On Tuesday, Hong Kong marked the sixth anniversary of its handover to China -- and more than 500,000 people hit the street to protest the expected passage of an anti-subversion law and other grievances. In mere six years, the erstwhile crown jewel of Asia has nose-dived into the despicable state it is in today. Can things get any worse? They sure can. This is only the beginning of the end to human rights in Hong Kong.
The impact of the proposed law will have a severe impact on the daily life of the people in the territory. As now drafted, the law would allow the police to enter private residences at any time to conduct searches, people could be accused of treason for expressing anti-war sentiments or they could be accused of inciting a rebellion by criticizing the government in such a way as to inspire a riot. If a war breaks out between Taiwan and China, any speech made in support of Taipei will be deemed an effort to split the motherland. Many other egregious violations of universally recognized human rights can be openly and blatantly violated under the said law.
No wonder many Western democracies, including the US, the UK and the EU, have expressed grave concerns for this latest development.
Chinese Premier Wen Jiabao (
But no one is going to buy Wen's words, since six years ago Beijing promised to the people of Hong Kong that their way of life would remain the same for at least 50 years and that in fact their lives would only become better once they were unified with the "motherland." With those flowery words still fresh in the public's mind, just look at what has happened since then.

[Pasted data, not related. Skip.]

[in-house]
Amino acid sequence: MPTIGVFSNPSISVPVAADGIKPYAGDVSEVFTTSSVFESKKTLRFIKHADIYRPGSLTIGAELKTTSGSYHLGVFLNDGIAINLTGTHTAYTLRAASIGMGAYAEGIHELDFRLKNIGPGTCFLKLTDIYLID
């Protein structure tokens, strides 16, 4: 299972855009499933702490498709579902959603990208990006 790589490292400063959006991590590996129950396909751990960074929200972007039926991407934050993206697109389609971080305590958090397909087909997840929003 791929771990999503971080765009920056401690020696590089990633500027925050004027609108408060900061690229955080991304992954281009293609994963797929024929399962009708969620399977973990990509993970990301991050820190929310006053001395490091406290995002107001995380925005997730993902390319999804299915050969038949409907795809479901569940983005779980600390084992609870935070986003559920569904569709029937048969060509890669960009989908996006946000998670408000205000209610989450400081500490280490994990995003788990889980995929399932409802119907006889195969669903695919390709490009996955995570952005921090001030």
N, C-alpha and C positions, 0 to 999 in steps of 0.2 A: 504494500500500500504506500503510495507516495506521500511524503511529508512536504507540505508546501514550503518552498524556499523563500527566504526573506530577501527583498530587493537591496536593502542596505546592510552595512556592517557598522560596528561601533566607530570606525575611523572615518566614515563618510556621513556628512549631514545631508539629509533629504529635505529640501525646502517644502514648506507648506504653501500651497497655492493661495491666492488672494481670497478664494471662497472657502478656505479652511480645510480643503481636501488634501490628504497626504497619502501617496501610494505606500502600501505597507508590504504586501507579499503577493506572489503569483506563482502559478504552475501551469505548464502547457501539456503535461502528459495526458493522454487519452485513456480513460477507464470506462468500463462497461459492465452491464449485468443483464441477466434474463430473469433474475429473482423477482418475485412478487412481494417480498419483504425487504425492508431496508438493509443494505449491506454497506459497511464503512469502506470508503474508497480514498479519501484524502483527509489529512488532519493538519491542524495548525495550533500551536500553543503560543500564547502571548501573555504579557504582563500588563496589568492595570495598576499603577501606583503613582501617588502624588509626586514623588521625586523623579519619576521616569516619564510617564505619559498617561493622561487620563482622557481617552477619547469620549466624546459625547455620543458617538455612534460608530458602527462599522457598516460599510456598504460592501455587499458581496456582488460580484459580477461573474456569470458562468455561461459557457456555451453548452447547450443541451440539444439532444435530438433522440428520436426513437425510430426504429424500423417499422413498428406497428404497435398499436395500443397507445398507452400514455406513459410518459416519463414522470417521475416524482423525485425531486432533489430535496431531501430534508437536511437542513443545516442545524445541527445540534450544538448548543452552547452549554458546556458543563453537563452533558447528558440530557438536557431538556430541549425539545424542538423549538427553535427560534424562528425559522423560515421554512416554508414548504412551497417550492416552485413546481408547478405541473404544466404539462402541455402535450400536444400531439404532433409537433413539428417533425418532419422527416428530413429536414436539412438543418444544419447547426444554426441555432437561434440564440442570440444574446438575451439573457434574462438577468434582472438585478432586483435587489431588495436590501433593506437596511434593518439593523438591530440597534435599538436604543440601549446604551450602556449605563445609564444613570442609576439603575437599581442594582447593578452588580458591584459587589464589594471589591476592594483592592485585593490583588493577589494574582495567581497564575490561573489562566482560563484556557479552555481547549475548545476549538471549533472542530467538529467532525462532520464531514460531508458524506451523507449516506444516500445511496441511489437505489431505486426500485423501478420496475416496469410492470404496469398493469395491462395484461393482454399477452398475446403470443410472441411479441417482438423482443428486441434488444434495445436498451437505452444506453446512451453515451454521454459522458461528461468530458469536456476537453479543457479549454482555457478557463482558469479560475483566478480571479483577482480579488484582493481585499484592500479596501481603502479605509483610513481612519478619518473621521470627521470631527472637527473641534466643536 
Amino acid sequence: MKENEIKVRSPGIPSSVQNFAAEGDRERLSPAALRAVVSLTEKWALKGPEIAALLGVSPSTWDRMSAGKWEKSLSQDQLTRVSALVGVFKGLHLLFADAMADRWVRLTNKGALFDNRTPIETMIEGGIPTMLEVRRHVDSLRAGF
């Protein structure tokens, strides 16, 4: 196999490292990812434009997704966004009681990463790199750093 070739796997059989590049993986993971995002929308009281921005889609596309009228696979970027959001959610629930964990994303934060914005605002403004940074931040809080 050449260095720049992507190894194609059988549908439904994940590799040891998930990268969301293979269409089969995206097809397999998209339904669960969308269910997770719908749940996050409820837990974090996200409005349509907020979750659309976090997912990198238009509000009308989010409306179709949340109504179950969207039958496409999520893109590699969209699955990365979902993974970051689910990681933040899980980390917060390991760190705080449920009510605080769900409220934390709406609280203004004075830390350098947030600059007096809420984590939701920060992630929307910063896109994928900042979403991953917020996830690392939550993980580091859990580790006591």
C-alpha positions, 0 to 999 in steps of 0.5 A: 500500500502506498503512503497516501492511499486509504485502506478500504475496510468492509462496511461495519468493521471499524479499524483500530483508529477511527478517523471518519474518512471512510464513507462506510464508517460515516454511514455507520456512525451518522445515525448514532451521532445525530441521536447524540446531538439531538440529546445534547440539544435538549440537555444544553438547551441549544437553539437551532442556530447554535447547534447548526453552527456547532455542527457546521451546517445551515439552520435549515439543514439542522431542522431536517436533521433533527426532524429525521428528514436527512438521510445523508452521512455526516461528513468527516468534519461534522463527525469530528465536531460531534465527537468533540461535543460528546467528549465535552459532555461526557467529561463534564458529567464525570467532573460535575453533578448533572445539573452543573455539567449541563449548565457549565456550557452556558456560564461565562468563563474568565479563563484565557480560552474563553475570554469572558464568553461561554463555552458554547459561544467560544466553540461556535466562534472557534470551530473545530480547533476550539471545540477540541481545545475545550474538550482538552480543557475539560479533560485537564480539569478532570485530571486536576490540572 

People in Hong Kong have very little to celebrate. The unemployment rate has gone from a mere 2.8 percent in 1997 to a shocking 8.2 percent. On the other hand, economic growth had declined from 5.2 percent in 1997 to an estimated 1.5 percent for this year. This has much do with the increasing level of economic integration between the territory and the mainland, as well as the deliberate efforts by Beijing to give top priority to the development of Shanghai as its primary business center.
As for Taiwan, the lesson from the plight of Hong Kong invites much thought. It is no secret that Beijing had tried to shape Hong Kong into a "one country, two systems" model in order to lure Taiwan into accepting the same model. In this regard, it has failed miserably. The harsh reality is that despite promises from Beijing, once the handover was complete, there was no longer any room for Hong Kong to bargain or negotiate. The same would happen to Taiwan if its leaders decided to accept Beijing's offer of similar "autonomous" status.
Having experienced the horror of the KMT government's martial law era, the life offered the people of Hong Kong now has no appeal to the people here.